I hope this small letter finds its way into A.M. Costa Rica especially after Garland Baker's powerful op-ed piece which is sure to attract a lot of attention. The Mouse sincerely thanks Margaret Sohn who sent up the beautiful flag that Mouse was still alive after nine months. We did grieve for the little guy almost daily. Along with Ms. Sohn, the gracious and good office of Dr. Bitter and the veterinarian who took Mouse under her personal care for so much time, Dra. Jessica Jimenez.

Mouse was adopted in Heredia, he lived with us over two years and on January 26th, about 11 a.m. he left not to be seen until Oct. 23, 2009.
 
In addition to him biting on an electric wire, local rumor says that a group of kids abused him. He escaped, was disoriented and these three good Samaritans saved him. He is not as agile as before, wants to be around people more and while not as handsome, he is far more beautiful than ever.
 
It is adjustment time and re-introducing The Mouse to his family, the house and most of all his older sister, Cali California.
 
In addition to thanking all of those mentioned, we also thank and are extremely grateful to you, A.M. Costa Rica for publishing the photo. Thanks to all,
Magaly & John Holtz
Santa Ana

Experience with Defensoría
cost more than it was worth


Dear A.M. Costa Rica:

Garland Baker mentioned the Defensoria de los Habitantes in his article about customer service in Costa Rica. Forget about it! This agency is hopelessly swamped with complaints, and its own practices and policies exemplify lousy customer service.

A month after I moved to Costa Rica I filed a claim against a crooked San José importer who had held my container hostage until I paid him double the amount agreed to in our contract to recover my belongings. It took TWO YEARS just to get a preliminary hearing and another six months to get the sleazy Cuban manager of the import firm into a real hearing.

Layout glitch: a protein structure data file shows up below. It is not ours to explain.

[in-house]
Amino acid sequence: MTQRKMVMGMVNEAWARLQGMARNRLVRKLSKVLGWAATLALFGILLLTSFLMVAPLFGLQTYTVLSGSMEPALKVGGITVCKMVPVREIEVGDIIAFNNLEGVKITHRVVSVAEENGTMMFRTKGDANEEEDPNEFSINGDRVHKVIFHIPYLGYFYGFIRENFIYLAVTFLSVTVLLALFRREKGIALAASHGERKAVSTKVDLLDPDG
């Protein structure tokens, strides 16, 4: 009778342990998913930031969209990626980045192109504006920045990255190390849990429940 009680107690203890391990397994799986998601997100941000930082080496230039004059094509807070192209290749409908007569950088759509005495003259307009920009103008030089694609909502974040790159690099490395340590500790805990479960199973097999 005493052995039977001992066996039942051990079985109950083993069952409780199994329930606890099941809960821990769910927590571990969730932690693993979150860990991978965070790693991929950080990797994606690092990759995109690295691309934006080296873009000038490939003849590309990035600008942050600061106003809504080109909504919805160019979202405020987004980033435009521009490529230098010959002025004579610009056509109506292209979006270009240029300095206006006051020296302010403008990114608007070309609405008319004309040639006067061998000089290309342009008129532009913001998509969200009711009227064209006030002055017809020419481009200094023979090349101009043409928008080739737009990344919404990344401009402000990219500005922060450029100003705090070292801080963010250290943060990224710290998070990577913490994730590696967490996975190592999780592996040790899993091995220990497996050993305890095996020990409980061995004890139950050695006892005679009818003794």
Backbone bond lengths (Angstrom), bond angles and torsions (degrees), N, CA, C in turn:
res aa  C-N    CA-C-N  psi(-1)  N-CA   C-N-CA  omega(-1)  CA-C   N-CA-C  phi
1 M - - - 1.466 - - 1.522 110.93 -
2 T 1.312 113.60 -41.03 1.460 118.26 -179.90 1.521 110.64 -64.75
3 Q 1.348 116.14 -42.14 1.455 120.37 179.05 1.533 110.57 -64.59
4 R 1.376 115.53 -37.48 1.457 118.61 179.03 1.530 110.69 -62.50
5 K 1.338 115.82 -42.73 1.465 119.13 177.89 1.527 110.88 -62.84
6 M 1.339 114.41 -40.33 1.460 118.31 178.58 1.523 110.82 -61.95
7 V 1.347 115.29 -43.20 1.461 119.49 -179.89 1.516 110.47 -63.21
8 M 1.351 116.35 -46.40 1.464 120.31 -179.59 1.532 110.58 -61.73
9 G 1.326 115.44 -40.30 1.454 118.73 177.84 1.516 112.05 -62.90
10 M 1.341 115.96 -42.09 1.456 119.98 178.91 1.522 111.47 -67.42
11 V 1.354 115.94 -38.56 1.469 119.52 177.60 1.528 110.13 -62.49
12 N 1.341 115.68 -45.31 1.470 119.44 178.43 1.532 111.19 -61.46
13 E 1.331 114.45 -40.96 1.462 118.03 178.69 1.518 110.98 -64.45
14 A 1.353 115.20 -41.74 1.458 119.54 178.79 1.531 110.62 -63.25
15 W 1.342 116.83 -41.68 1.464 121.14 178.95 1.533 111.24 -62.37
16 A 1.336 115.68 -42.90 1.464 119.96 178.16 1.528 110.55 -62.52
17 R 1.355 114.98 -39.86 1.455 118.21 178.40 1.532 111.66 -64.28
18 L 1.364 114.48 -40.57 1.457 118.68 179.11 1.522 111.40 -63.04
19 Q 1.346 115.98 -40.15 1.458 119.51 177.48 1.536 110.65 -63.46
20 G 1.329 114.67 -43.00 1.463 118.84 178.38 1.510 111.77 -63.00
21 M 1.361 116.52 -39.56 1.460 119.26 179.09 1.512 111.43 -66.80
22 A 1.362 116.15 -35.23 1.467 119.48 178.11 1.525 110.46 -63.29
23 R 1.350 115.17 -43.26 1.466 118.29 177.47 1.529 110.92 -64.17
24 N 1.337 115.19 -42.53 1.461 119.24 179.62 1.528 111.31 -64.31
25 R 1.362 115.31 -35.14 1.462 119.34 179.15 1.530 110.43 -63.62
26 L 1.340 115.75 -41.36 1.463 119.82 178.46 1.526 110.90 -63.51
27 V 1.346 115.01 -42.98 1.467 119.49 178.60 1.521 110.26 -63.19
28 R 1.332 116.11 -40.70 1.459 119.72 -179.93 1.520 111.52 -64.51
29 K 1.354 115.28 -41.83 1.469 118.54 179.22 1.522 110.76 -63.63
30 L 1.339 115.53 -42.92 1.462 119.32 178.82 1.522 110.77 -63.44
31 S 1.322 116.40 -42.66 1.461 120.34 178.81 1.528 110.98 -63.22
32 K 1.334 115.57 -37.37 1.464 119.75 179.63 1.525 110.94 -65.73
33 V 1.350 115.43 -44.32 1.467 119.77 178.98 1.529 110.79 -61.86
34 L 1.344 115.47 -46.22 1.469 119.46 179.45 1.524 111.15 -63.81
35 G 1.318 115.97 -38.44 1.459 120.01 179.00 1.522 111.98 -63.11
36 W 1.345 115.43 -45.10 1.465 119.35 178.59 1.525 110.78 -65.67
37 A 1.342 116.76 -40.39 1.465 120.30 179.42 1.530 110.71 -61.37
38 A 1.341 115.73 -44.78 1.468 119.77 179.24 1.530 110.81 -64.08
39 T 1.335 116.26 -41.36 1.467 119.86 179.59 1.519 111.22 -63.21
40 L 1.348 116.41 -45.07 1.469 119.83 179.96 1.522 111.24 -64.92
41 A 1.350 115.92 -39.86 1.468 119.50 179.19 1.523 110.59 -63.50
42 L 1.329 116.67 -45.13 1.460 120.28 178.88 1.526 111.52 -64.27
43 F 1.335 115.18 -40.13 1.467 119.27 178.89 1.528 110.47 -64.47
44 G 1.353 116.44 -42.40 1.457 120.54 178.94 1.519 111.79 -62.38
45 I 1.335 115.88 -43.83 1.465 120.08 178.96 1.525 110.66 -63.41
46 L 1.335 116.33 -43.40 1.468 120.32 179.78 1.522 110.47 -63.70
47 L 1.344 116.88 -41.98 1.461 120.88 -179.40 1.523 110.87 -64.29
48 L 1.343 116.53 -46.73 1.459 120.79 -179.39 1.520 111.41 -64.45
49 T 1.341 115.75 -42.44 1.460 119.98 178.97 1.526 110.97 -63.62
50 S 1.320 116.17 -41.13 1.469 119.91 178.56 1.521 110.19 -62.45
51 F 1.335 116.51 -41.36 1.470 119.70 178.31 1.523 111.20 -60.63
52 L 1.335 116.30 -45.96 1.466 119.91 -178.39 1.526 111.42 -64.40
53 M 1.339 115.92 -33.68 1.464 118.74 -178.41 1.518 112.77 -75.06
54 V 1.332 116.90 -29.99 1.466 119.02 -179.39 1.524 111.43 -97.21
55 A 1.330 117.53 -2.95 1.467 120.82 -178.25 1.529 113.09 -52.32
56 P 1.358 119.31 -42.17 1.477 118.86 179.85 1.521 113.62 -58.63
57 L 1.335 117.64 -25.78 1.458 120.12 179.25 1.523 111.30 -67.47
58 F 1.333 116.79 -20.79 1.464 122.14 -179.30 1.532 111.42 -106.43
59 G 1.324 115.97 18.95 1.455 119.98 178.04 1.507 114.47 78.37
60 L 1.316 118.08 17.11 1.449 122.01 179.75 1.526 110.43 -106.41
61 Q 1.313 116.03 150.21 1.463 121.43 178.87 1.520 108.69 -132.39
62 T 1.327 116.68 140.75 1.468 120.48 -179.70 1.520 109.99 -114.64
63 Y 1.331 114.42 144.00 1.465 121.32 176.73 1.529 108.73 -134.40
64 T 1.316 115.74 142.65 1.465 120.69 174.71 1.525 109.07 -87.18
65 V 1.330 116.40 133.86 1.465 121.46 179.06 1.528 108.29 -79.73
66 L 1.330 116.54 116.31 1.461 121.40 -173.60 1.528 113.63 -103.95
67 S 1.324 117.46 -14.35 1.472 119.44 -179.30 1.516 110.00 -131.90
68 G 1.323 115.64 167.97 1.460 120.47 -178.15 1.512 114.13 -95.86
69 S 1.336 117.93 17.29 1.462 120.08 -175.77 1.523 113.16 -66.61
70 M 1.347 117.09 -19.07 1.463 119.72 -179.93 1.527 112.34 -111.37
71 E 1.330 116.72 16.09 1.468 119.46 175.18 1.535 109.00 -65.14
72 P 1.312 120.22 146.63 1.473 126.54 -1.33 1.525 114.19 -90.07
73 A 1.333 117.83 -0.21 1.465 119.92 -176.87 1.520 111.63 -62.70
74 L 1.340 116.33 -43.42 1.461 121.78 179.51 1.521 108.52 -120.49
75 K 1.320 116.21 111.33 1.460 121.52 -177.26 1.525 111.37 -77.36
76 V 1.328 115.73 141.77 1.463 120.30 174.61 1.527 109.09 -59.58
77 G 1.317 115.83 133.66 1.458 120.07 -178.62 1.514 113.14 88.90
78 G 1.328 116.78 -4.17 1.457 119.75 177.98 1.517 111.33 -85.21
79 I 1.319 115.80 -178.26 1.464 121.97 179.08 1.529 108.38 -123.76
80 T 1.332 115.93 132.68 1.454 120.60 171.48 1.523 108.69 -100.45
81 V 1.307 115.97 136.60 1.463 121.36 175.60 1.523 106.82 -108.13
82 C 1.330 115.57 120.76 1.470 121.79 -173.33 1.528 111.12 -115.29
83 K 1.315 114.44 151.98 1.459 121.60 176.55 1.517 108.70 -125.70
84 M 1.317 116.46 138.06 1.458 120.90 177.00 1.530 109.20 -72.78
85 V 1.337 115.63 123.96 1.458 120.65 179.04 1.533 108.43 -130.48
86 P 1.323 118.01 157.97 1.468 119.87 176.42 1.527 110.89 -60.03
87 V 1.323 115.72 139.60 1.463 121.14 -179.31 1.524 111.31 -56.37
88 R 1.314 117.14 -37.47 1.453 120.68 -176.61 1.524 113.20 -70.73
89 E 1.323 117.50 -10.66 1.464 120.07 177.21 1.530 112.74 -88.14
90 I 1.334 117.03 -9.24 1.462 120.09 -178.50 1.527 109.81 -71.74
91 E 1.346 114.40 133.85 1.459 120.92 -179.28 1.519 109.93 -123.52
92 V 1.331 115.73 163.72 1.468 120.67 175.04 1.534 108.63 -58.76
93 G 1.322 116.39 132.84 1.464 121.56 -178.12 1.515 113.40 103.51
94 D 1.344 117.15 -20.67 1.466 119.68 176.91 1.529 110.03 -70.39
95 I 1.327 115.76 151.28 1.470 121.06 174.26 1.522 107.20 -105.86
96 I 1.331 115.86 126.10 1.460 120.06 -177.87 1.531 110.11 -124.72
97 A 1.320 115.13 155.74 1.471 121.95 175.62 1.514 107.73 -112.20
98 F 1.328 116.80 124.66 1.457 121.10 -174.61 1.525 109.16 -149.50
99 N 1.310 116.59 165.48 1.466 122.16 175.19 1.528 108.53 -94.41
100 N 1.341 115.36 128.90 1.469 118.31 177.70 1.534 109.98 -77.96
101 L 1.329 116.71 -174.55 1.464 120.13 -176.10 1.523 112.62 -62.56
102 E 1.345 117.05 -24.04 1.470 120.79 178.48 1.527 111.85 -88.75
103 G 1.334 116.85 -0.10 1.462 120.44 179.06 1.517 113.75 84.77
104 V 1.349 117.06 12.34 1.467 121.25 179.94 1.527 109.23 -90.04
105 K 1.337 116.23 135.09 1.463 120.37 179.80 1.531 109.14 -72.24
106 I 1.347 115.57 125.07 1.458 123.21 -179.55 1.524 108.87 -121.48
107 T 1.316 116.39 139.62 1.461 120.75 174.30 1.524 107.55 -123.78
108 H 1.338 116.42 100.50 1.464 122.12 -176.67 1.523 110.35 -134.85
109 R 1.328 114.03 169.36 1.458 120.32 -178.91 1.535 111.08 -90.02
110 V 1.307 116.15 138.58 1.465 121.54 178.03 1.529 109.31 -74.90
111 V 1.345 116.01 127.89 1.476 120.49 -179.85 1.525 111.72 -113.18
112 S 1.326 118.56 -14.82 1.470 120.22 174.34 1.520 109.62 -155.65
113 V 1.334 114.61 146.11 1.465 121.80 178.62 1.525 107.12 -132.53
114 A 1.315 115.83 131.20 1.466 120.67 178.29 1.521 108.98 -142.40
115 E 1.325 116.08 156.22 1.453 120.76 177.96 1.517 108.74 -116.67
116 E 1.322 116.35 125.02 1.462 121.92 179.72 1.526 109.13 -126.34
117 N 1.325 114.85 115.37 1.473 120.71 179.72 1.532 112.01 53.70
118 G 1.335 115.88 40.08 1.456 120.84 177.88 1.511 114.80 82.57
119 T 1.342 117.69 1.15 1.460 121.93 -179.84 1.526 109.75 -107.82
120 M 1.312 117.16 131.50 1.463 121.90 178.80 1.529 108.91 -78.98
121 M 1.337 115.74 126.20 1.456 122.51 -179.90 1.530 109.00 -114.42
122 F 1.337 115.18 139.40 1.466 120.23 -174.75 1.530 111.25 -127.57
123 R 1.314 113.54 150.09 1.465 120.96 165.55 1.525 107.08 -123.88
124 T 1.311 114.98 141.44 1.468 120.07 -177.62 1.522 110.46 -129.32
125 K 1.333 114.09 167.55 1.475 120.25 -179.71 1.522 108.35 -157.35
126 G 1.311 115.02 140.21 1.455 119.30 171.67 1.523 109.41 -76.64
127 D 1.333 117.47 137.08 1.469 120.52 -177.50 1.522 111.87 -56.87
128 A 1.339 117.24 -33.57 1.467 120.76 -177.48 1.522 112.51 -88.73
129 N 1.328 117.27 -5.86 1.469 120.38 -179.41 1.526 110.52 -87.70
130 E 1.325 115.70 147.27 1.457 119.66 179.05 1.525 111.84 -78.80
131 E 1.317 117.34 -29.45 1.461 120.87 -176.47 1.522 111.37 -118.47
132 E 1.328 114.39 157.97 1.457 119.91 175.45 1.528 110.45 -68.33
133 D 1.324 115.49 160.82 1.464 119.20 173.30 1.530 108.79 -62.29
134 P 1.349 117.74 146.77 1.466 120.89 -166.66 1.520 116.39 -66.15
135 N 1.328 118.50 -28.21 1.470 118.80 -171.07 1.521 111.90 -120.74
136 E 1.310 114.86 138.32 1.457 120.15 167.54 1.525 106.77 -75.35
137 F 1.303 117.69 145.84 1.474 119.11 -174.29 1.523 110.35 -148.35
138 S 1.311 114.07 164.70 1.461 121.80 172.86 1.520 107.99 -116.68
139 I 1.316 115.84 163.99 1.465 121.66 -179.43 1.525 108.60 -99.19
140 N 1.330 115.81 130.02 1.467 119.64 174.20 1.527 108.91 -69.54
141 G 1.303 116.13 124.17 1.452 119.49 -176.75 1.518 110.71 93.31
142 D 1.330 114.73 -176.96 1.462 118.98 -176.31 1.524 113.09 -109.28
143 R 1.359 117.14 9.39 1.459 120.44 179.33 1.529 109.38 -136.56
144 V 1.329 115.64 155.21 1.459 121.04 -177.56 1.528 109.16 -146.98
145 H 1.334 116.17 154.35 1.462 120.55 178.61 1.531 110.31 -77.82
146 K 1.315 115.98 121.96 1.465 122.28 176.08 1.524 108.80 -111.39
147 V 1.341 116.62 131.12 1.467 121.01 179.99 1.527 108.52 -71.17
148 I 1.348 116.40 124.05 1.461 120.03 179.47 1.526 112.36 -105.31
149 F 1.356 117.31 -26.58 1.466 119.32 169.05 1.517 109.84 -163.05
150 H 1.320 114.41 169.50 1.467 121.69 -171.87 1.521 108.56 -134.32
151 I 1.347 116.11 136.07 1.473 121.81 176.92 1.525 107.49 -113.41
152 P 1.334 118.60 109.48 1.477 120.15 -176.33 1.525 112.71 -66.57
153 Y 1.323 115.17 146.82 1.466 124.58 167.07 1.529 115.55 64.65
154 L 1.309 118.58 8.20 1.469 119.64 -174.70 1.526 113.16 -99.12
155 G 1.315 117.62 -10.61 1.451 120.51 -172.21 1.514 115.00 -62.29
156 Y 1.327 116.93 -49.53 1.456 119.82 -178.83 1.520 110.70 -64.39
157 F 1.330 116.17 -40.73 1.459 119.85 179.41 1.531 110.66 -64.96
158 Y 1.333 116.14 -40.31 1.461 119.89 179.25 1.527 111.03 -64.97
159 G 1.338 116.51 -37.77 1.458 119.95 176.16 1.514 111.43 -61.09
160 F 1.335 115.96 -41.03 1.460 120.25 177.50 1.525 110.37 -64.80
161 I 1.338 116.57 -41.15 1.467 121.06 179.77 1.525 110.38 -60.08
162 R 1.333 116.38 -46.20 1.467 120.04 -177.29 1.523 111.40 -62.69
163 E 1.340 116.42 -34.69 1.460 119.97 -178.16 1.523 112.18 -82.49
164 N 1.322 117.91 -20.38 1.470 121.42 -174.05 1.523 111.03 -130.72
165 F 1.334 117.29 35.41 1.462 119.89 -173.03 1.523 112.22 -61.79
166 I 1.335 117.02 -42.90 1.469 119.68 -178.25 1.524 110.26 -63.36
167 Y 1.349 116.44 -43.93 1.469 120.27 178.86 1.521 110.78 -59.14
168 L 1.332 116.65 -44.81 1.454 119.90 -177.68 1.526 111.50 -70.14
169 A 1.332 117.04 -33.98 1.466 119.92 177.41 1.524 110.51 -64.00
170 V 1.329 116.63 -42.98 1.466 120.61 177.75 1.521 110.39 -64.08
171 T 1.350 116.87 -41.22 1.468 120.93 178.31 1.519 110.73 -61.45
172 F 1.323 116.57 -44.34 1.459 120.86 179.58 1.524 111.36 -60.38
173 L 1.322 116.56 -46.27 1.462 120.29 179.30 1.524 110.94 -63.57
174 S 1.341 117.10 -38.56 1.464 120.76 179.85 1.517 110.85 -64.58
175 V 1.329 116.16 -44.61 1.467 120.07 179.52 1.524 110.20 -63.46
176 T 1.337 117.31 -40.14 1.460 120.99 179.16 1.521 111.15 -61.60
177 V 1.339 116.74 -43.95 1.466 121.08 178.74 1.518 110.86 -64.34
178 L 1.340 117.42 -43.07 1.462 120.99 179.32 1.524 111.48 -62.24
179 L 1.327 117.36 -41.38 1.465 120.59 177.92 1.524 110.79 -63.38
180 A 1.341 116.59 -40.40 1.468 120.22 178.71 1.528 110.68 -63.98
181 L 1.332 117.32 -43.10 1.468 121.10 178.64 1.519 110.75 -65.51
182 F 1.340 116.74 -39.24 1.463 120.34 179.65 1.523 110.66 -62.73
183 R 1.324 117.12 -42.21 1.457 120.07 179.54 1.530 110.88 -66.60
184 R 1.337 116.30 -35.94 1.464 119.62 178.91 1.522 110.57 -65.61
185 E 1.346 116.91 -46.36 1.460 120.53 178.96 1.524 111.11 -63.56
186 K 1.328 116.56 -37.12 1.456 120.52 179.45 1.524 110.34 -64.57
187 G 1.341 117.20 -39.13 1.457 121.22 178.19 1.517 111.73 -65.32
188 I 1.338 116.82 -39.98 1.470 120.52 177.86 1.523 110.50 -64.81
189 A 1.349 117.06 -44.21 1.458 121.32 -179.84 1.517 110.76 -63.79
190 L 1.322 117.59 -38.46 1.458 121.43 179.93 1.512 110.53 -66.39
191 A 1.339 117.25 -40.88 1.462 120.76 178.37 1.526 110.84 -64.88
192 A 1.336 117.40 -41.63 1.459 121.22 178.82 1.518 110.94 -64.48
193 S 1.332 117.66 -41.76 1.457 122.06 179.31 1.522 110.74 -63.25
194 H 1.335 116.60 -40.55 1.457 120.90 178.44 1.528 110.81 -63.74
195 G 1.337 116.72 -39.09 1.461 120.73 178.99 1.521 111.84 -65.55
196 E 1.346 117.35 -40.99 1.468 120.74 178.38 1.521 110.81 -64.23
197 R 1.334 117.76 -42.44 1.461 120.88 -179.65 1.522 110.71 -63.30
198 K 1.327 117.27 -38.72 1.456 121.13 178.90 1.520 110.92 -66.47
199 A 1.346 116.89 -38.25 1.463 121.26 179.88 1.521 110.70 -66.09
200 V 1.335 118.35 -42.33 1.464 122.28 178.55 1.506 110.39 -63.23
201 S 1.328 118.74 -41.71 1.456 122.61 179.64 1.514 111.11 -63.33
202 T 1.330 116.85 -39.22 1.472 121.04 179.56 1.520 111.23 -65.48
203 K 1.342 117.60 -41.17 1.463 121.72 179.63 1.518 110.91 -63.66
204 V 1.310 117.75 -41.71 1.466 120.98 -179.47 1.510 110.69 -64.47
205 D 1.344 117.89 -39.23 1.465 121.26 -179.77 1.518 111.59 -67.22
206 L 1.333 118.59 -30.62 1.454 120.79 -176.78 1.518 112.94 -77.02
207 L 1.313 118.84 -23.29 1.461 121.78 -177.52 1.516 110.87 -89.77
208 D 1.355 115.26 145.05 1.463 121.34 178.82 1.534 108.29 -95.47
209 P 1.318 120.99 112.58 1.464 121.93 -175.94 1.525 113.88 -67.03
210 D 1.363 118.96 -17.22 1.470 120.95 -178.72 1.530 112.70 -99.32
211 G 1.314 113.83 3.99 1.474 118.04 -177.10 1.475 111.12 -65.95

I won, but it meant nothing. He was ordered to pay me the amount of the overcharge. He ignored the order and nothing ever came of his defiance because there aren't any "teeth" in the Defensoria's decisions.

What's worse, the Defensoria's rules don't allow those making complaints to add in the cost of their legal fees to the claims they're making, and as Garland mentioned, no one can file a complaint with this agency without a lawyer. (However, the manager of the import firm showed up on his own without legal representation.) This ridiculous policy insures that for many if not most folks who have complaints, their reimbursement will be significantly less than the amount they've claimed, if it comes at all. And if the amount of the rip-off is large enough to justify the legal expenses, most lawyers will advise clients to file criminal complaints rather than making a claim in the Defensoria.

In my case, the amount of my claim wasn't large enough to justify a criminal complaint, and even though I knew my legal fees would be at least equal to the award I was seeking, I went after the guy just because he offended me so deeply. He had the Ten Commandments nailed to the wall outside his office door and said "God bless you" after every sentence. Yet he held the container holding everything I owned in the world until I paid a "ransom," A classic dirtbag. Had I pursued the issue after he ignored the Defensoria's decision, I would have ended up paying more than double the amount I was seeking in the claim to my lawyer.

The net effect creates an environment similar to the "no penalty" zone awarded to thieves by the police who refuse to pursue theft cases involving stolen property worth less than $500. Crooked businesses know that so long as they don't rip off their customers for more than a couple of thousand dollars, the odds are virtually zero that they'll ever be brought to justice.

After six years of doing business in an atmosphere best described as a never ending HAZING, I've learned that ranting and raving about slights, slaps and sleaze, while emotionally satisfying, rarely produces anything positive. Instead I've created a reputation for myself as a person who is short tempered, confrontational and difficult to do business with. I've yet to find an "internal balance" between assertiveness and effective business strategy. I may never get it right.